The role of senior public servants in South Africa : lessons for the future

Doctoral Thesis


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University of Cape Town

The researcher has attempted to analyse the impact of transformation on the role of the most senior public servant in South Africa, the Director General. This required an analysis of the Director General's administrative and policy roles within the political-administrative interface. The aims of the research were firstly to provide a description of the role of the Director General in the South African public service and thereby provide an insight into the office of the Director General. Secondly, the aim was to evaluate the South African public service transformation process as well as changes which have taken place at Director General level. A third aim was to provide a normative framework of the political and administrative interface in the South African context, and finally to contribute to the analysis of public service senior management. Thus, three research questions were posed: I. What role did the Director General play in the pre-and post-1994 South African public service? 2. What is the administrative and political interface in South Africa? 3. What ought to be the administrative and political interface in South Africa? In order to answer these questions, literature was reviewed and interviews were conducted with Directors General who served at a national level during the pre-and post-1994 eras. An open and closed questionnaire was developed by the researcher in order to gather data, and the research is therefore original work. The research incorporated scientific principles of social science and is a qualitative study. The research findings can be summarised as follows. Directors General, both pre-and post-1994, have two basic roles, one of which is an administrative role, the other, a policy role. The administrative role of the Director General has not fundamentally changed over the past fifteen years. Directors General continue to be responsible for human and financial resources within their administrative capacity. Problems and issues identified in Director Generals' administrative capacity persist and need to be addressed by improving management capacity. The Director General's policy role appears to be changing. A trend has been identified which indicates that Directors General are playing less of a policy role and more of an administrative role. It appears that the political leadership is usurping the Director General's policy role. Although a political-administrative dichotomy has never existed in South Africa, the role of the Director General is becoming more politicised with the introduction of presidential appointments. The research concludes with recommendations for improving management capacity, and developing a more sustainable political-administrative interface. It is hoped that this research will assist the South African government in its efforts to improve the management capacity in the public service in order for it to deliver quality services to all South Africans in an increasingly complex global environment.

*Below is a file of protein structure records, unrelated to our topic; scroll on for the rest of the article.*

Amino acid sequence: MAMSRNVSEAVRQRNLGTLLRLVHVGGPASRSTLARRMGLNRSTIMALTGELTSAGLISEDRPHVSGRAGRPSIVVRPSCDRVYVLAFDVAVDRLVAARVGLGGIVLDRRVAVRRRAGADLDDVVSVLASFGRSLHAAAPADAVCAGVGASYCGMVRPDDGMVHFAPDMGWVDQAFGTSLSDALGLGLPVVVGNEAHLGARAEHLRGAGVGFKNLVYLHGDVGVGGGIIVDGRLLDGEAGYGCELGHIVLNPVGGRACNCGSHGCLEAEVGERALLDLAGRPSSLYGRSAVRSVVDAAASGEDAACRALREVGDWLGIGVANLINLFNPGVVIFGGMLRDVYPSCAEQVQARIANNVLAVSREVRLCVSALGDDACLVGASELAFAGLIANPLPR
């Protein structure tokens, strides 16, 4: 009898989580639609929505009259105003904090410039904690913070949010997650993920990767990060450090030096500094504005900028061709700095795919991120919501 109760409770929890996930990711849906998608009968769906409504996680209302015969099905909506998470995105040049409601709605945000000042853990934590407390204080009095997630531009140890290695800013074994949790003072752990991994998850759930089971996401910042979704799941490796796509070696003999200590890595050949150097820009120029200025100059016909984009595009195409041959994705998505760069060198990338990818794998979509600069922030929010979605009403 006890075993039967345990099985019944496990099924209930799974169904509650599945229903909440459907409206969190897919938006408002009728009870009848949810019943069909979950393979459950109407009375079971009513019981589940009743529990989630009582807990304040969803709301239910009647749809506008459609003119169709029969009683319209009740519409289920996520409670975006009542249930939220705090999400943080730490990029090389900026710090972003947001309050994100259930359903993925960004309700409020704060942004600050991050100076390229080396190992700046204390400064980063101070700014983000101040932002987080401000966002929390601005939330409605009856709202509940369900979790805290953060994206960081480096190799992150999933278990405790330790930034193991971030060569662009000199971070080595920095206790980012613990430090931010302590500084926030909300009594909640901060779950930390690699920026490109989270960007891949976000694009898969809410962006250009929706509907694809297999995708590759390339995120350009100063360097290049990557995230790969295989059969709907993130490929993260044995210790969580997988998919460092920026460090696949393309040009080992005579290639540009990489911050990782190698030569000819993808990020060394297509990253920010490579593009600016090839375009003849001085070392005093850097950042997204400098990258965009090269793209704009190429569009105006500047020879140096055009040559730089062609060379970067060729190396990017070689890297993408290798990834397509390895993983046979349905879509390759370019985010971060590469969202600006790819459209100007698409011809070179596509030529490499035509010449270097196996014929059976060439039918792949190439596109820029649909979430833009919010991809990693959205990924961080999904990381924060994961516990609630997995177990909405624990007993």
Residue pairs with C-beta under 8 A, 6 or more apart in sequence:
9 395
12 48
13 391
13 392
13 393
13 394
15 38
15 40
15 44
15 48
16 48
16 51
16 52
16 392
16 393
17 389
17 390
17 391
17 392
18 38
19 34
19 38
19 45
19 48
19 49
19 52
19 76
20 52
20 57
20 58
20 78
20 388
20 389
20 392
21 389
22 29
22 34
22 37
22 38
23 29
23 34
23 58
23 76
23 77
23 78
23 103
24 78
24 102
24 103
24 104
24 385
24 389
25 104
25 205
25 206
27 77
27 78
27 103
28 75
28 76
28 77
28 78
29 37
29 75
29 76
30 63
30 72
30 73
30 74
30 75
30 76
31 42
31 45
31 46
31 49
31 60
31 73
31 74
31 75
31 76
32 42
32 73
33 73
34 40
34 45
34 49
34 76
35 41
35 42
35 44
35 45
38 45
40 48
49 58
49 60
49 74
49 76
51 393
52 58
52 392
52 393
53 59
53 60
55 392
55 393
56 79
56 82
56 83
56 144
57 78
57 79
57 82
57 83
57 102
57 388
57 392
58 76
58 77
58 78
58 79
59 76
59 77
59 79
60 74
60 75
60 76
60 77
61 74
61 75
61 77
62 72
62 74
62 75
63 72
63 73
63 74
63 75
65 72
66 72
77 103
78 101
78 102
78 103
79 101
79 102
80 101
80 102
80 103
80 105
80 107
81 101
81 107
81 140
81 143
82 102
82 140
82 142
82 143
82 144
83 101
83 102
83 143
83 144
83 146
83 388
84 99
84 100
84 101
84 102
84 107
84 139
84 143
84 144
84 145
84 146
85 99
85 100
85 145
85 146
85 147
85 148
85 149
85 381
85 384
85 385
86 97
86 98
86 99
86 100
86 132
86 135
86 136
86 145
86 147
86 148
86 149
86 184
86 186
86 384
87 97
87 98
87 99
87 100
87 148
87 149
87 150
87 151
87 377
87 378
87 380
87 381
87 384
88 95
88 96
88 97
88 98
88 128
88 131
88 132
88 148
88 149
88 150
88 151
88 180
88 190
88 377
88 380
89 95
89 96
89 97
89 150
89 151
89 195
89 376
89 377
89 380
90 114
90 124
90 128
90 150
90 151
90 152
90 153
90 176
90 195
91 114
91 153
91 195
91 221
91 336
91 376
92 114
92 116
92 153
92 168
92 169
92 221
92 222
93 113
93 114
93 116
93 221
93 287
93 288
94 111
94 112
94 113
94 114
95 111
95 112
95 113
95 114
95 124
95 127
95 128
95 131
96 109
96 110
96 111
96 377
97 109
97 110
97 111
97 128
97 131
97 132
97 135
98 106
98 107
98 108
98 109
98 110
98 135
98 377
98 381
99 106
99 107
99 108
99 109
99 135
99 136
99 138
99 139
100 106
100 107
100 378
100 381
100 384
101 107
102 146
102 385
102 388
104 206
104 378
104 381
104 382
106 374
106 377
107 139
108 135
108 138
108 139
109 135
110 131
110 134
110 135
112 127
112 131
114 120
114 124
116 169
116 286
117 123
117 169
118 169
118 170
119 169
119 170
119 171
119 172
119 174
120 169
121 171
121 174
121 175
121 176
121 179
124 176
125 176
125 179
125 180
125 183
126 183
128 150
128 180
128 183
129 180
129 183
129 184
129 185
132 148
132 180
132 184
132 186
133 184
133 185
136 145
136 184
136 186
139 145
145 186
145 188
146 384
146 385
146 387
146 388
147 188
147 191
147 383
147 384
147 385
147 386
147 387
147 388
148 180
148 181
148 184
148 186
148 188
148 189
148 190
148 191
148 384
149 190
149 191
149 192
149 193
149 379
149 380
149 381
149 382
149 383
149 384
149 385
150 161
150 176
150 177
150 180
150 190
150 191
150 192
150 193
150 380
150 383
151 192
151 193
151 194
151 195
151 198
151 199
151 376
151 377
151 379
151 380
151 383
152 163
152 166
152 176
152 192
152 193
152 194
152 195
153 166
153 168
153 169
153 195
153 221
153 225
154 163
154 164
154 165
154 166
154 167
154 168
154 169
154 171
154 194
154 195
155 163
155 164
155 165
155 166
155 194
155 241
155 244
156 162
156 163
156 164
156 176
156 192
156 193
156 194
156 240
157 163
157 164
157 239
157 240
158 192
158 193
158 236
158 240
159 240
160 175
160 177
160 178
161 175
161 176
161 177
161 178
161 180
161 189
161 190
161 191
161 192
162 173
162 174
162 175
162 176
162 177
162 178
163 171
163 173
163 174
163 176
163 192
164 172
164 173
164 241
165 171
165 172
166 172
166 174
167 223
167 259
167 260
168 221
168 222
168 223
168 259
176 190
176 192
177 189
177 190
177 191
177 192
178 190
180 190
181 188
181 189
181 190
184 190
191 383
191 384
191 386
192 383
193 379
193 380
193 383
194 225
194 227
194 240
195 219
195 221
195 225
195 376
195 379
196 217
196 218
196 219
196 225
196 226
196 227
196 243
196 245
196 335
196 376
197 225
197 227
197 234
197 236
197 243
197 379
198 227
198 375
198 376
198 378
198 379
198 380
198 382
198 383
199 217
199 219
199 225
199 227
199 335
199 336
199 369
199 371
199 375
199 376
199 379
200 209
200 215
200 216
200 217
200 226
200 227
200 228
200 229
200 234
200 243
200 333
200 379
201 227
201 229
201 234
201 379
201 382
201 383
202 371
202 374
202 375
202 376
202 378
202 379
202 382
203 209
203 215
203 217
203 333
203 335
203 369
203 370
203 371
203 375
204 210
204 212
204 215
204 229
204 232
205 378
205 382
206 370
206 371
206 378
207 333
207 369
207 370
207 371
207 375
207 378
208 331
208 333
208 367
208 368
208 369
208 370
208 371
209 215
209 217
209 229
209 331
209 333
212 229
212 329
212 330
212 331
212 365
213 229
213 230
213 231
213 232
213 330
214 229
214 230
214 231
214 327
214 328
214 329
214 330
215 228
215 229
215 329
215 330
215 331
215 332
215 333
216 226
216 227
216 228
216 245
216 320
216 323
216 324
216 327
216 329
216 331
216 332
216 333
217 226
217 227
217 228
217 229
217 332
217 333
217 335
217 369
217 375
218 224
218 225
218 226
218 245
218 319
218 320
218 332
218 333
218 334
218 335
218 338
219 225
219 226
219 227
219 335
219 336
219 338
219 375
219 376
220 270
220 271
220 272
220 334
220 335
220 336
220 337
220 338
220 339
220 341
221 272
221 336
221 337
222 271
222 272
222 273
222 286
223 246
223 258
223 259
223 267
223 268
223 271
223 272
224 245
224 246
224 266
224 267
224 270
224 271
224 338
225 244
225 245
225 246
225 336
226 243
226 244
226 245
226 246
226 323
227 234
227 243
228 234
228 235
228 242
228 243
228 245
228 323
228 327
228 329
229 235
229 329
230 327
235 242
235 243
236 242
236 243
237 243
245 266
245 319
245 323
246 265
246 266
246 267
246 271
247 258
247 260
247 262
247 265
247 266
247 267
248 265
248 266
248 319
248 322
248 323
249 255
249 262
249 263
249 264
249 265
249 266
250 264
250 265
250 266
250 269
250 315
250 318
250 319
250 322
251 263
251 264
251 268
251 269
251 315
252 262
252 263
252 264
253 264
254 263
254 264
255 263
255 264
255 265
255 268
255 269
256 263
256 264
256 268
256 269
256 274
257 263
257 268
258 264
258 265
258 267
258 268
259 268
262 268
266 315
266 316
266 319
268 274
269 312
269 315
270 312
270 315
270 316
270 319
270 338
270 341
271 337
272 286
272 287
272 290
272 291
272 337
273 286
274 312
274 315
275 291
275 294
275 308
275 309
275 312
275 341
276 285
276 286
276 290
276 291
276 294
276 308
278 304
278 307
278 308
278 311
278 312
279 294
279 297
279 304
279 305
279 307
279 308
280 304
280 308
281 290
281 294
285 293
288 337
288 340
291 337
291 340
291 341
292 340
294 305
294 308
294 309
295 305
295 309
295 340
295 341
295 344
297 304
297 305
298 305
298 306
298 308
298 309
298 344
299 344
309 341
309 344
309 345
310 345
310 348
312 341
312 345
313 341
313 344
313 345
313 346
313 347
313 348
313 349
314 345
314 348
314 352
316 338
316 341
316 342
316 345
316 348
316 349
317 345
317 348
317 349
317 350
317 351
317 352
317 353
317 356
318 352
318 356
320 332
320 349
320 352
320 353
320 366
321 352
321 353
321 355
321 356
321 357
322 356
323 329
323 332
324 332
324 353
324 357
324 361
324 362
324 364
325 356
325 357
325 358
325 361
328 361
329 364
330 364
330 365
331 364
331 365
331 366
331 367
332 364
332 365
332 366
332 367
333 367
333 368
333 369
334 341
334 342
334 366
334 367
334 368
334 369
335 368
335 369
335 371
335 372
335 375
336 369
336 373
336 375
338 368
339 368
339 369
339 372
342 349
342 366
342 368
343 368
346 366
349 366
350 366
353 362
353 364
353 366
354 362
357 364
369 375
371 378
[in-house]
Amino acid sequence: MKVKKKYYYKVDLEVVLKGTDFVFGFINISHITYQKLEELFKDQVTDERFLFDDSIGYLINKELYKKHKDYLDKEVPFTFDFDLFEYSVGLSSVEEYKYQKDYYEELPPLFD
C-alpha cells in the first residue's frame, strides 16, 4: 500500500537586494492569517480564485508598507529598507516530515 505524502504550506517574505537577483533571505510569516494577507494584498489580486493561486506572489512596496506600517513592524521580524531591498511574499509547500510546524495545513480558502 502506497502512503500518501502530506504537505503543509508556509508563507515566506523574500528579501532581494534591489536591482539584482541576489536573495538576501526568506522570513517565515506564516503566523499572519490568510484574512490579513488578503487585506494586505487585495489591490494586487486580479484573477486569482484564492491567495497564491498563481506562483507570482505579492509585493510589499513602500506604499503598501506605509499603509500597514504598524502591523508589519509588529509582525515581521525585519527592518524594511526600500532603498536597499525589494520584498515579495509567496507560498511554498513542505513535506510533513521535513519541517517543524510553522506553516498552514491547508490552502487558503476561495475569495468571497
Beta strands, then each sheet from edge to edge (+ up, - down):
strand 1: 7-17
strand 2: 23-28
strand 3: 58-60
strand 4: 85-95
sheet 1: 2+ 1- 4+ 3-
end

Bibliography: leaves 293-303.